C. Gary Johnston has a B.A. in English from the University of Missouri-St. Louis. Before a successful career as a business executive, Johnston worked as an advertising copywriter. Secrets Unused is his debut novel. He and his wife live in suburban St. Louis.
by C. Gary Johnston
by C. Gary Johnston
Published Jan 18, 2019
Genre: FICTION / Psychological
Many would say that Dr. Michael O’Byrne has it all. With a beautiful, smart, if somewhat snobbish wife, a loving young daughter, a successful practice, and an elegant home in the burbs, his life seems perfect. But his cushy existence is suddenly threatened when mysterious emails begin arriving from a woman from his past. A woman he last saw at a class reunion years ago who now wants to meet him—at a very odd place and time. Intrigued, Michael welcomes the private diversion, and takes the emails at face value, purposely avoiding a serious search as to who, or even what, is really behind them.
Knowing the magnitude of the risk, he formulates a credible plan and alibi to justify his absence. But at the last minute, problems arise, suspicious things, warning, perhaps, that Michael should call the whole thing off. But no. If his escalating guilt and apprehension can’t stop him, nothing can.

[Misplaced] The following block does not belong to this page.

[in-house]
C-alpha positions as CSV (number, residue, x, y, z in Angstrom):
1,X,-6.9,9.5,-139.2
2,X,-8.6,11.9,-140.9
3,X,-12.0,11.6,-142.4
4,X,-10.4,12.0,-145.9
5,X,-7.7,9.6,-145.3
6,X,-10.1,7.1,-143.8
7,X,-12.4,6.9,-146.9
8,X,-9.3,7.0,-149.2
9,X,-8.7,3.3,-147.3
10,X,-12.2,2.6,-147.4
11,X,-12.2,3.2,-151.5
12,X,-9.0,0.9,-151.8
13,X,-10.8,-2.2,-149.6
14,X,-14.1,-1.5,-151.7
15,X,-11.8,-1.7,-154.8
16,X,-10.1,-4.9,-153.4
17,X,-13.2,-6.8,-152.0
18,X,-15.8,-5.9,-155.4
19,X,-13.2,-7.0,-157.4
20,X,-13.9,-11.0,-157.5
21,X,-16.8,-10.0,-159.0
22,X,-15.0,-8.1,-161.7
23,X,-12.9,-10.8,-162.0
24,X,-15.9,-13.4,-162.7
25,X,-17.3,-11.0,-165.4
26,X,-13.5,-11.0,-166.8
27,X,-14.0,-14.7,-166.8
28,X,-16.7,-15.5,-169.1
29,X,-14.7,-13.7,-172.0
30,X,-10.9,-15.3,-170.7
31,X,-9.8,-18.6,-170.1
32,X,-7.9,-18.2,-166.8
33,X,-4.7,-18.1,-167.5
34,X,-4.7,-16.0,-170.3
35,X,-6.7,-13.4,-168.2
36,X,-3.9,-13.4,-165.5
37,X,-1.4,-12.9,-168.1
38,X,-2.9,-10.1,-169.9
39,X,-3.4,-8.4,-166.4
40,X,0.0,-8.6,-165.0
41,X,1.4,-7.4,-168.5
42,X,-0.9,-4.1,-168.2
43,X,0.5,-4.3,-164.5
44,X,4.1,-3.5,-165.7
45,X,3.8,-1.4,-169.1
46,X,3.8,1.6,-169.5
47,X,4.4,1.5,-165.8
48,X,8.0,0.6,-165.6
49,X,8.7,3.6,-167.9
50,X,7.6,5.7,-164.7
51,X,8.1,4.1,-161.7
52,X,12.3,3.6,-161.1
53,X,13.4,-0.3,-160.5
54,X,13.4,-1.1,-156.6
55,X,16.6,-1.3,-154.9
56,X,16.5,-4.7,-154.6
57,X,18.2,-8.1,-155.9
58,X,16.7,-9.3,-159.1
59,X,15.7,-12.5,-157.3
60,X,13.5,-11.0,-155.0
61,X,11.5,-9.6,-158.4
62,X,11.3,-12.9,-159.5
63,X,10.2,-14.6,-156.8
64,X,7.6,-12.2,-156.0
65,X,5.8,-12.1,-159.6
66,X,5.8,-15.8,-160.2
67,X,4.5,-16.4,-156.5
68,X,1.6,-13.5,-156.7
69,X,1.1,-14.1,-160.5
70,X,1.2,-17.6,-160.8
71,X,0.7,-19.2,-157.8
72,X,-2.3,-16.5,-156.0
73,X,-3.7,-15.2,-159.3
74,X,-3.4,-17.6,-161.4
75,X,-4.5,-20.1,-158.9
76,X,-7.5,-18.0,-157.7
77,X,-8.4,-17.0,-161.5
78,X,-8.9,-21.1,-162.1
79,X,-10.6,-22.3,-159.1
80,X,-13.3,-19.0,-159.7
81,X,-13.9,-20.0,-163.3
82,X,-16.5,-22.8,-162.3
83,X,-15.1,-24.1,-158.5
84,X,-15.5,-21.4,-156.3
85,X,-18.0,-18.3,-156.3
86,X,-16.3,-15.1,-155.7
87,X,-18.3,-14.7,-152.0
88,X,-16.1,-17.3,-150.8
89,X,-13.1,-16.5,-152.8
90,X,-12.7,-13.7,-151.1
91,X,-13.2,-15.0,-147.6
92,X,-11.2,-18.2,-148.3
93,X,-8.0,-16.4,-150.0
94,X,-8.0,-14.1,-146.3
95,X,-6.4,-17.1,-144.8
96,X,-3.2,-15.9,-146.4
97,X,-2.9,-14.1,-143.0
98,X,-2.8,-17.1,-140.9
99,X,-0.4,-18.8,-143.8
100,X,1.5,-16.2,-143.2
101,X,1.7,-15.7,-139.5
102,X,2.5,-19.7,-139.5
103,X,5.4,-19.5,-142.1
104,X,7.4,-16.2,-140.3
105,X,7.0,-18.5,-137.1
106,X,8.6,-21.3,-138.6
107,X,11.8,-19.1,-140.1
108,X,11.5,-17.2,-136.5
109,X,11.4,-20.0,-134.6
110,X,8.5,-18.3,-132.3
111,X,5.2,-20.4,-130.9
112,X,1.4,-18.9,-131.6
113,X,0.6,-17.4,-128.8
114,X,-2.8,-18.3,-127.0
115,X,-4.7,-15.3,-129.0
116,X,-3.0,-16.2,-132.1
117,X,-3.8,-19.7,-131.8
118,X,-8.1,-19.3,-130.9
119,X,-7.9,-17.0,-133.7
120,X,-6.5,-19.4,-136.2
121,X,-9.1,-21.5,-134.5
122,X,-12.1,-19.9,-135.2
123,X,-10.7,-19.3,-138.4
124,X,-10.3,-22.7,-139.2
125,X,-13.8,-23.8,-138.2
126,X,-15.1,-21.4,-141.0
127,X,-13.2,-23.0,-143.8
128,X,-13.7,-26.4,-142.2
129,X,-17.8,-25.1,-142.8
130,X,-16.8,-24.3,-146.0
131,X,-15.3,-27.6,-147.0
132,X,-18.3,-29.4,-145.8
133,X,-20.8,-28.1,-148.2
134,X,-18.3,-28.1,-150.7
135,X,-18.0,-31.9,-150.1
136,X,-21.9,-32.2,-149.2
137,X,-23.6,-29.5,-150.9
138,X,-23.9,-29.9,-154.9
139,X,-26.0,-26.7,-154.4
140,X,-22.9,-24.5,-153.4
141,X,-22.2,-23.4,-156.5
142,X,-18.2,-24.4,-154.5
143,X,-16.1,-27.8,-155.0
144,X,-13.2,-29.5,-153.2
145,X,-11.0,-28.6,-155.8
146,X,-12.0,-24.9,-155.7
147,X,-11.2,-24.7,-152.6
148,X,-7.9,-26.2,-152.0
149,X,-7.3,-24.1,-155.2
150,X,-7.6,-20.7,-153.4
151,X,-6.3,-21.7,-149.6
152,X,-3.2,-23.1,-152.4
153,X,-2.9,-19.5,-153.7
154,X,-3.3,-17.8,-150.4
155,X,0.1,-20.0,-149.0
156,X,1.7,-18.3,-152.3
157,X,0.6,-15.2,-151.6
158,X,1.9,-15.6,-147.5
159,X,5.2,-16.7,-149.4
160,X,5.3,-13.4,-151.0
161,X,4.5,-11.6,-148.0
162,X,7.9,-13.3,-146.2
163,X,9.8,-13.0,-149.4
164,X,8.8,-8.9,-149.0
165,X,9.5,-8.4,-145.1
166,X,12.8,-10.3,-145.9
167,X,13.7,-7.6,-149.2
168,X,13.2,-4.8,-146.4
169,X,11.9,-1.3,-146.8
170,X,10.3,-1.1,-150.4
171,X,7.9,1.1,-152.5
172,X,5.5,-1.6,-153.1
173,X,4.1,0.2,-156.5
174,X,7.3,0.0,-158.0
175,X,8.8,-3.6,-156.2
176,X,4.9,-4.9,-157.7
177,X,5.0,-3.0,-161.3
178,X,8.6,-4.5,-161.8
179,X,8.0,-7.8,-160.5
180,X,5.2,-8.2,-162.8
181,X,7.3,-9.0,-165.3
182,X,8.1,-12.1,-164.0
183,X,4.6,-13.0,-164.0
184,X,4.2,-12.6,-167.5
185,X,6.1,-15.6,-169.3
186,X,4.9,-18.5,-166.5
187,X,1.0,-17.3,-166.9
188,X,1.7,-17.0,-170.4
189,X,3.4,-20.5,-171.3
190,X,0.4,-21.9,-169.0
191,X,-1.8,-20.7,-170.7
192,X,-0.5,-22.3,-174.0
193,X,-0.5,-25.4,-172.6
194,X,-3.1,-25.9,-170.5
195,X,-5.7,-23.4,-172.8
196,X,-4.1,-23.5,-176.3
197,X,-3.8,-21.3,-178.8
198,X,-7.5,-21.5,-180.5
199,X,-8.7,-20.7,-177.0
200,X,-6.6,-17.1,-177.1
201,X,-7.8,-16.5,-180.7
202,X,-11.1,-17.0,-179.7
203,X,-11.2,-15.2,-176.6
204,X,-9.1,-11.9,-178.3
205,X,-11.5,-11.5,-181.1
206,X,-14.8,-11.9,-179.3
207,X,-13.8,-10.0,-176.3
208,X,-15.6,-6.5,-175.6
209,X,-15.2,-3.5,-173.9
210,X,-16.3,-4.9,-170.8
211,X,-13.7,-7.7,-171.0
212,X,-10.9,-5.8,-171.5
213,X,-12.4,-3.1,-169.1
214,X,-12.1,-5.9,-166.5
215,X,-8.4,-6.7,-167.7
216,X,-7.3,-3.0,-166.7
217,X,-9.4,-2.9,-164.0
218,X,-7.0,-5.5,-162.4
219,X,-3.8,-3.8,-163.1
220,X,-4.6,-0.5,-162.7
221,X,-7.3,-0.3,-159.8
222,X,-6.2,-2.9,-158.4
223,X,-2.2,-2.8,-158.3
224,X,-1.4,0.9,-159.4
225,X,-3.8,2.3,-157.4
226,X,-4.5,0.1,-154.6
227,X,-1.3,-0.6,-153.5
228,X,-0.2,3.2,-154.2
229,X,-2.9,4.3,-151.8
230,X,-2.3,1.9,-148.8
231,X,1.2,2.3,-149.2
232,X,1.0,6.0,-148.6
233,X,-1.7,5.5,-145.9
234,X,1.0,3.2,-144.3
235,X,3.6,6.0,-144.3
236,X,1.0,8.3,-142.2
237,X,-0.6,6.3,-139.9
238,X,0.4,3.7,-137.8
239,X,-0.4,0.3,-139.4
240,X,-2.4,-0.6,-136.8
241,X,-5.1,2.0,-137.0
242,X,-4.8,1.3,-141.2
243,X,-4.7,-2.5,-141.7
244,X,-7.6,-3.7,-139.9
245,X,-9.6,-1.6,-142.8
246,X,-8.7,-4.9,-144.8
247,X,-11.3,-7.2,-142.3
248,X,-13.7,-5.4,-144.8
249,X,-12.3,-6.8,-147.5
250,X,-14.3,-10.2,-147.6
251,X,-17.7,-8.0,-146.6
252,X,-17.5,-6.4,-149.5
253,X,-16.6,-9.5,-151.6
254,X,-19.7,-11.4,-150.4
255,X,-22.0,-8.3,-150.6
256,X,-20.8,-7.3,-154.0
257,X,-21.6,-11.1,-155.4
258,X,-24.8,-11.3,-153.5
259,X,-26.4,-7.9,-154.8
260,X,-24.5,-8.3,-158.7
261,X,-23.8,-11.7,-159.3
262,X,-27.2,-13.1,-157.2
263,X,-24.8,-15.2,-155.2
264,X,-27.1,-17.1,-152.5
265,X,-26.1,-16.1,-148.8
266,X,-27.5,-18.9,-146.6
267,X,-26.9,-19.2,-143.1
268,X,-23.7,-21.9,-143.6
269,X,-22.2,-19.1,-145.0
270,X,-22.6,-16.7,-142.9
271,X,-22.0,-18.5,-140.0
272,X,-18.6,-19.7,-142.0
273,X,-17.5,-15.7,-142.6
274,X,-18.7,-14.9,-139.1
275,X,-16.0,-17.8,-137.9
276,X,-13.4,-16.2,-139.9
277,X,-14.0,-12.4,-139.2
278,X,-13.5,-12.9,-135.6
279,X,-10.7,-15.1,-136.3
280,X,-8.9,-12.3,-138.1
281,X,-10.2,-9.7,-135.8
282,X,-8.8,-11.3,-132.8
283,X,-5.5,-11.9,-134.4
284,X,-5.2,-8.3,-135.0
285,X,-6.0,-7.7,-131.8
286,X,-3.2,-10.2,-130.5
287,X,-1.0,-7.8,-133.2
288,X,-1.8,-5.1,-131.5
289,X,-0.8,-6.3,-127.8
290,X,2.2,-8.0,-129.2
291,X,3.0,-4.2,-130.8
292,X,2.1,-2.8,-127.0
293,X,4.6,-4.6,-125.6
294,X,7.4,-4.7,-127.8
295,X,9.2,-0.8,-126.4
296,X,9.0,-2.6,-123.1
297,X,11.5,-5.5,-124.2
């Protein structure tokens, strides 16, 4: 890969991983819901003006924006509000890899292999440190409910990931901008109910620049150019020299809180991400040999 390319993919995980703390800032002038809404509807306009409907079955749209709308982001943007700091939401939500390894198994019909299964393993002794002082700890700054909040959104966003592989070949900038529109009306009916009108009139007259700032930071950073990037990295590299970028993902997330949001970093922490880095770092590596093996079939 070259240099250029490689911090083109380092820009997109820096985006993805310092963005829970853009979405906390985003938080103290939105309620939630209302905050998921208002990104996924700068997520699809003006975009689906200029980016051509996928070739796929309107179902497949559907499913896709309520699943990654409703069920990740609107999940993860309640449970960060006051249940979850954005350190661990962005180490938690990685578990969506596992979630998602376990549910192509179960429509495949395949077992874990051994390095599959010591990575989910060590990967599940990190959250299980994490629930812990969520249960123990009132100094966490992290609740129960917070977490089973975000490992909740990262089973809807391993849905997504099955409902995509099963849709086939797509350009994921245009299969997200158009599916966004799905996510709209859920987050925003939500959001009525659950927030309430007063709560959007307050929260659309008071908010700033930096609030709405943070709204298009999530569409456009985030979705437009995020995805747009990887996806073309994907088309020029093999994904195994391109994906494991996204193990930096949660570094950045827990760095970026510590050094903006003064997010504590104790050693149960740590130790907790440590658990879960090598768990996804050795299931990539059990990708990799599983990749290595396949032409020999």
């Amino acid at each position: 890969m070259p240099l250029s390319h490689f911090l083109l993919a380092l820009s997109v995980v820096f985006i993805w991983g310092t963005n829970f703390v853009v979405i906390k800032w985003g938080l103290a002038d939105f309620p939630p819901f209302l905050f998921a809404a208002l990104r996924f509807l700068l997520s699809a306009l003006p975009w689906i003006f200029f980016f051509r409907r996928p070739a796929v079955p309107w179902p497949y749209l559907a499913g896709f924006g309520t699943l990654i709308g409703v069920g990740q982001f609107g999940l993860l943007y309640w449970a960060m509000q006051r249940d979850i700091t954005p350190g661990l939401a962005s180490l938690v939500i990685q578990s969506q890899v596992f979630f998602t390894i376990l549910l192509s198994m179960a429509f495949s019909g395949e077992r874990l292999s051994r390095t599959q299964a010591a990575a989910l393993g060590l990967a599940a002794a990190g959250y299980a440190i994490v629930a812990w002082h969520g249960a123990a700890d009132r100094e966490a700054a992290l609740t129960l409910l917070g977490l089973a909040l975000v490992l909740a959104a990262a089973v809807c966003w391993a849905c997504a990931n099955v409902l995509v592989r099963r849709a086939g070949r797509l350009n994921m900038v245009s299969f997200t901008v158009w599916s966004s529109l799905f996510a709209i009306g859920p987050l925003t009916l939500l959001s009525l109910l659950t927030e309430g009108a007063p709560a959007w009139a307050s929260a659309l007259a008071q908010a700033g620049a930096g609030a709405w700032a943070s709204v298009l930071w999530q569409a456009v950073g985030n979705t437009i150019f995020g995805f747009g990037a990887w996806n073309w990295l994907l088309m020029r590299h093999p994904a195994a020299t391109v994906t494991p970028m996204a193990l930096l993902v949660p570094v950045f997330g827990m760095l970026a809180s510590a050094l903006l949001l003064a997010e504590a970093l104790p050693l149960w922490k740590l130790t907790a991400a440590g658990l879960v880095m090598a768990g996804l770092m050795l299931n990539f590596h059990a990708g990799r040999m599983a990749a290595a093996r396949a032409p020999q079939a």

Finally the long-awaited day arrives—a day when nothing but the unexpected occurs and one Michael wishes would both end and continue. And when it’s over, one thing is certain. This day in June will live secretly in his mind forever.
Twists, surprises, deceptions, revenge—Secrets Unused has them all. With this psychological tour de force, a bookmark may not be necessary. Because putting it down might not be possible…
So after one final glance in the mirror, I looked around the room to make sure that the shades were pulled and that I had left one lamp on. Seeing all was in order, I gathered my phone, wallet, and keys, and moved toward the door. I took a deep breath as I opened and shut it, affixing the Do Not Disturb sign to the handle. I wondered how I would feel, what I might have become, when I returned. As expected, the hotel lobby was bustling at this time of the day. Guests were still checking in. People were meeting people. Groups were babbling among themselves. As I hurried my way past them, I briefly envied their apparent camaraderie. Unlike me, they had each other and most likely knew what their evenings would bring. But being alone and not knowing what was in store for me during the hours ahead was my choice. All of these people might be more comfortable than me now, but I had mystery on my side and the potential of a much more interesting and surprising evening.